Mother’s Day isn’t until May 9 in 2021 but reservations fill fast, so figure out something special, now. The ideas listed here: Stay, Play, Eat, Treat, Spa and Ooh La La are merely a guide.
Book a package deal at the 5 star Peninsula Chicago, among the city’s top luxury hotel. It has an exceptional spa, large lap pool with great views and a great roof-top lounge.
Or get a room with a view at Sable, a new Hilton hotel. You will be staying on Navy Pier, Chicago’s No. 1 attraction that re-opens April 30, 2021. Plus the hotel has Offshore, the world’s largest roof-top bar.
Stroll Lincoln Park with stops at the Zoo to talk to the animals and the Conservatory for its Spring Garden show, opening May 9. Reservations are needed because of COCID protocols.
Or snag tickets for an architectural tour on the Chicago River. Two popular tours are the Wendella and the Chicago Architecture Foundation’s River Cruise’s First Lady.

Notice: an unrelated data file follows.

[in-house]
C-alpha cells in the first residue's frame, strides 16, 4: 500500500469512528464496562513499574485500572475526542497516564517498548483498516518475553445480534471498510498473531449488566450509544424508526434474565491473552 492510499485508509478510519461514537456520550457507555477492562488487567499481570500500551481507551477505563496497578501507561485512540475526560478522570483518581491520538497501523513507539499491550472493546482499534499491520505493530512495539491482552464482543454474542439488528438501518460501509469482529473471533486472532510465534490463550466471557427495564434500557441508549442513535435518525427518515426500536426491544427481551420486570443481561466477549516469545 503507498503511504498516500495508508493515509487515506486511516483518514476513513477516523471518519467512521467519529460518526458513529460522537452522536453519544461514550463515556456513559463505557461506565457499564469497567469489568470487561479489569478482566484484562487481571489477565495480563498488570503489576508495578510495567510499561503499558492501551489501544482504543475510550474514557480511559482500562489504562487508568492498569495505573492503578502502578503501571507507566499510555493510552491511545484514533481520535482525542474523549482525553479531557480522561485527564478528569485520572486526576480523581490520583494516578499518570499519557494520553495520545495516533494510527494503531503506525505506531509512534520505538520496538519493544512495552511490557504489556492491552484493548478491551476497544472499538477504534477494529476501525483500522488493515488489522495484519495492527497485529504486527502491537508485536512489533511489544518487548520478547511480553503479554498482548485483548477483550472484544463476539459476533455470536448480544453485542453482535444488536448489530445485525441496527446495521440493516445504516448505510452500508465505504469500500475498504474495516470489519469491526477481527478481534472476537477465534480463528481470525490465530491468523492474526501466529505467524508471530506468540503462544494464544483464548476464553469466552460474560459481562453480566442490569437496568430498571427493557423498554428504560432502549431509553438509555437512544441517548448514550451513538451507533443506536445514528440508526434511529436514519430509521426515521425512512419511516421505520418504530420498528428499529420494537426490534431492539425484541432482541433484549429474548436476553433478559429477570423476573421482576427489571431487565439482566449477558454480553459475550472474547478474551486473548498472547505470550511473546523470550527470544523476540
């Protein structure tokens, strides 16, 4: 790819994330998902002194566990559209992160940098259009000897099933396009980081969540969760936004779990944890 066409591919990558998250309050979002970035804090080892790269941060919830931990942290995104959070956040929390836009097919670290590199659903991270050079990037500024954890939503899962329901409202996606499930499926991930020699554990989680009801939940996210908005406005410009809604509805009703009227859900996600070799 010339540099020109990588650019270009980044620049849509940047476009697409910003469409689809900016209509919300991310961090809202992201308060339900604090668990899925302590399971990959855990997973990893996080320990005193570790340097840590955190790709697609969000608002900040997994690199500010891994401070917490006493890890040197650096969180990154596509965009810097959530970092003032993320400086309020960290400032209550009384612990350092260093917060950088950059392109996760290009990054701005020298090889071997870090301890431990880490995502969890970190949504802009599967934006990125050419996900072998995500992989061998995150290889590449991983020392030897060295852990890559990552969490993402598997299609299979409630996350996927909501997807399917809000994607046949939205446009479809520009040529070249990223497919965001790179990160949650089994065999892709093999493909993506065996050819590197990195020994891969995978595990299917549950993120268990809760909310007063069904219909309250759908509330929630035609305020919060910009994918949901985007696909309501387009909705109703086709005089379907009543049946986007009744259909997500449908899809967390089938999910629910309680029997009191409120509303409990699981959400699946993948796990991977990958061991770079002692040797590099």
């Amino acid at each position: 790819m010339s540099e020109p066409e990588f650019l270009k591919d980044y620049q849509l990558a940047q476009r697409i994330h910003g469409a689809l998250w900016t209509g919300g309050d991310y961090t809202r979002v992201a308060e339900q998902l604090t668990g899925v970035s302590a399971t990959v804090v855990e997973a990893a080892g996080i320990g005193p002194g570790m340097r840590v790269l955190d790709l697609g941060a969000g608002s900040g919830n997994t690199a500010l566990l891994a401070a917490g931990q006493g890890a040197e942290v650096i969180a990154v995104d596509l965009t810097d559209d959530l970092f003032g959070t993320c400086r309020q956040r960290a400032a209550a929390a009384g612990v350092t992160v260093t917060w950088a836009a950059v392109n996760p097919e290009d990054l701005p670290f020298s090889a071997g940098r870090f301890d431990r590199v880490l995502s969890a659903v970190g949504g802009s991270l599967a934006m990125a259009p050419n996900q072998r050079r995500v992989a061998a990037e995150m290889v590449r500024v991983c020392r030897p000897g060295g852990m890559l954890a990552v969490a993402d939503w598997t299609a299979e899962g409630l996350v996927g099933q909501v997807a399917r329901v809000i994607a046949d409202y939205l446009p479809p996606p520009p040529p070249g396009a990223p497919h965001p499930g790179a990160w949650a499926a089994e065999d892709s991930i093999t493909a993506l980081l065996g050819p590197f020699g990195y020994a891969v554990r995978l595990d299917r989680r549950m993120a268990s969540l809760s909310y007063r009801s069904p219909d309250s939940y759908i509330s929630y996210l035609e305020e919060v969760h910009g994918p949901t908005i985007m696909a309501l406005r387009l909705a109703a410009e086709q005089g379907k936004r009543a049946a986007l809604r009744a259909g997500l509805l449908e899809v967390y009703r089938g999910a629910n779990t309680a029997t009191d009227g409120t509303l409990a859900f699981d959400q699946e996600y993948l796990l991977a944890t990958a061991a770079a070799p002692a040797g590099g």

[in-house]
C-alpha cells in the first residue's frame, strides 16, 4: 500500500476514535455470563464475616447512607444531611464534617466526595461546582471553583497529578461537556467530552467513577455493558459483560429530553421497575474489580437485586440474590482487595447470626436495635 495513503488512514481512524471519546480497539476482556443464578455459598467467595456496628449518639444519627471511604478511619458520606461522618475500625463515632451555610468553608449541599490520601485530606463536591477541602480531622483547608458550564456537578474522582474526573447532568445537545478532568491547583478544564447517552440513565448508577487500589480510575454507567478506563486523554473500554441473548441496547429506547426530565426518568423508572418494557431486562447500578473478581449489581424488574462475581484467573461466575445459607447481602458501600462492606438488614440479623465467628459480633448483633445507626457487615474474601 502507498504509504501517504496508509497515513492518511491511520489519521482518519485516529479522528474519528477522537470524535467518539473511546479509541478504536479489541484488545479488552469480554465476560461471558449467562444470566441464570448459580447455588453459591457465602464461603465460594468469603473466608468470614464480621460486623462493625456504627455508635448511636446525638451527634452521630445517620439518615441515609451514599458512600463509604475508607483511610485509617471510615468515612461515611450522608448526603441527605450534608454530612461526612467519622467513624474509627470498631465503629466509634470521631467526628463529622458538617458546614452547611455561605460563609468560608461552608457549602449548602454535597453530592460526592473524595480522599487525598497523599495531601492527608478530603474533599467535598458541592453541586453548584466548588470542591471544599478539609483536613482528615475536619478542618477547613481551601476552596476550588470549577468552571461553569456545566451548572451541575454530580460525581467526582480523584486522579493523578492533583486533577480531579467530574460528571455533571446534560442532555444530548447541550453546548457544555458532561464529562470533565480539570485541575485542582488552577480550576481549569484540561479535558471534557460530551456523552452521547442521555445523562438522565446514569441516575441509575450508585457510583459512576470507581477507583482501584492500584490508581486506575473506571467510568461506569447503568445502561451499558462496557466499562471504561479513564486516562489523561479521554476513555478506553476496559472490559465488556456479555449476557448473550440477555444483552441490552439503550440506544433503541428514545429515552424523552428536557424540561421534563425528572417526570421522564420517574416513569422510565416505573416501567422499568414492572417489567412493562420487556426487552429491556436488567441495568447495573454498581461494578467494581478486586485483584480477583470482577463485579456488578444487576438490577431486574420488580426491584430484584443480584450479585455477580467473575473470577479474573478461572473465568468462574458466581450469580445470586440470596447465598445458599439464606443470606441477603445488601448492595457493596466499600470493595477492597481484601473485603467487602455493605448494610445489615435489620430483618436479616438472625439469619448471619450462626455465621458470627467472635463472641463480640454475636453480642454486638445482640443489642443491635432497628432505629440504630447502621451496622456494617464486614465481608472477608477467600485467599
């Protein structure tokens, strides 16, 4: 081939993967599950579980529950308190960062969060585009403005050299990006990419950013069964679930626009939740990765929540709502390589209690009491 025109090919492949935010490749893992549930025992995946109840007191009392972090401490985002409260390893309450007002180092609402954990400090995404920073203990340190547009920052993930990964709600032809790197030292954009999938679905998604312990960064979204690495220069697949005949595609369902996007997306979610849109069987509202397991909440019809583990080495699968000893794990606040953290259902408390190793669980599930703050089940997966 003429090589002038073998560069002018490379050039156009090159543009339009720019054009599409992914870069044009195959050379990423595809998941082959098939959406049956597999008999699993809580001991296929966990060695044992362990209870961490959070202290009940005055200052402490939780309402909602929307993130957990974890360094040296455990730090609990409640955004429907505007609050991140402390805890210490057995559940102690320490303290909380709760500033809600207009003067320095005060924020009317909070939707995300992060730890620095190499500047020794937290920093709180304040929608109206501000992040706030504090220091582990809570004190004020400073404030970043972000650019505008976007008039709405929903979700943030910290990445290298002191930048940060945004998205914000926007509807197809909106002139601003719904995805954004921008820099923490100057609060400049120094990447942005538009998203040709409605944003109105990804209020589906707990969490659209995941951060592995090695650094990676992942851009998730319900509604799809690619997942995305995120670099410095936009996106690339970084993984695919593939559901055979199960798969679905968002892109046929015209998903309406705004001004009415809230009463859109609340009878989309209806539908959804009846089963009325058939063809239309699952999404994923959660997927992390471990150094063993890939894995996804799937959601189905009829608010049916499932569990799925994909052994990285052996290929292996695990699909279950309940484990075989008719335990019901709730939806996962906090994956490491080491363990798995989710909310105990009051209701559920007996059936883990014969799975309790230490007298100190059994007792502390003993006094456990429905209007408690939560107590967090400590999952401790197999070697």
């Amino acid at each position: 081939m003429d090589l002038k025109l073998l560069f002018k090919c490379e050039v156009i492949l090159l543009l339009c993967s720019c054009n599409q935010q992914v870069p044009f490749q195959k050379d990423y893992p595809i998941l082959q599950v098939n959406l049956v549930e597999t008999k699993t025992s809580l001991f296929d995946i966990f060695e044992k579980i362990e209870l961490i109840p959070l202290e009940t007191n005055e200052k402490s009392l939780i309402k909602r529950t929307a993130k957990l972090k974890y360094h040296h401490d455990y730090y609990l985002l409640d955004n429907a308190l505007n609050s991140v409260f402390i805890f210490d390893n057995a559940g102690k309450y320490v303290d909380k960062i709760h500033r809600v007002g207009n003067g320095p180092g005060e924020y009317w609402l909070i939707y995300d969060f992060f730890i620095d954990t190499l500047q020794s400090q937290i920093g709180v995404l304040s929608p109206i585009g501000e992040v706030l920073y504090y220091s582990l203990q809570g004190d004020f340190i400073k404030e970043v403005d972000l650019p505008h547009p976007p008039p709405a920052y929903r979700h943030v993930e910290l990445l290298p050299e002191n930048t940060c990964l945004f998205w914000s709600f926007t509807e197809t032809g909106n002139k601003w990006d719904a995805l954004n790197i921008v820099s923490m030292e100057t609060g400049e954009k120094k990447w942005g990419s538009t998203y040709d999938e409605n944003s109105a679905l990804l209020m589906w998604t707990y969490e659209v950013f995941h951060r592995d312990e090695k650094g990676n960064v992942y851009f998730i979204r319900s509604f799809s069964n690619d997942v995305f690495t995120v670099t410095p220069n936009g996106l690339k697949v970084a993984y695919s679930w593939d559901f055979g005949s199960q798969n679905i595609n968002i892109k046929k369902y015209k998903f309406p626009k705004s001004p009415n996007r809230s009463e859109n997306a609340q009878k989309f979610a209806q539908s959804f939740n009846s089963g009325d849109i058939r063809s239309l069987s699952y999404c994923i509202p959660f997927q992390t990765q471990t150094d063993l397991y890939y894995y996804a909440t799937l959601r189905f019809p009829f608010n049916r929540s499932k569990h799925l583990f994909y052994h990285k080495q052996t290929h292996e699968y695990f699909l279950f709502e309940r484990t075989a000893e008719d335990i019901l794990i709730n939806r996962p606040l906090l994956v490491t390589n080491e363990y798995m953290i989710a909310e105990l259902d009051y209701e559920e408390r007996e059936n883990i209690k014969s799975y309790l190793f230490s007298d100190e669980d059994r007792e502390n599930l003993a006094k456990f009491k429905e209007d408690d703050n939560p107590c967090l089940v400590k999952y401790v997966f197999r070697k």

Do brunch at longtime favorite, the Signature Room at the 95th. The restaurant is atop of what was formerly called the John Hancock Center, a skyscraper now known as 875 N. Michigan Ave.
Or reserve a table (may be on a heated patio) at Shaw’s Crab House in Chicago or Schaumburg.
Or look one North Shore suburb north for Gerhard’s, a European style bakery in Lake Forest.
Get Mom a gift certificate for a spa experience. There is likely a spa in her neighborhood but if going downtown Chicago and the oriental-flavored Peninsula is booked consider the spa at the Langham an upscale Chicago hotel with a British accent.
Ooh la la
Flowers and candy have traditionally said “We love you.” The Chicago area has several good florists. Check out Blossoms or AshlandAddison, two popular and highly rated choices.
For candy, a top stop is Windy City Sweets in the Lakeview neighborhood. The only problem is that everything looks so good you’ll end up with stuff to also take home.
Or go to Long Grove Confectionary in suburban Long Grove. A longtime destination, the store also has factory outlets in Buffalo Grove, Wauconda and Chicago. Go back for a factory tour, good sale items and for holiday goodies.
Restaurants and neighborhoods are celebrating Chinese Lunar Year of the Rat for 15 days. Lunar New Year’s Eve is Jan. 24 and the first day is Jan. 25, 2020. Here are some celebrations that may not have made your radar.
Asian-based Peninsula Chicago Hotel celebration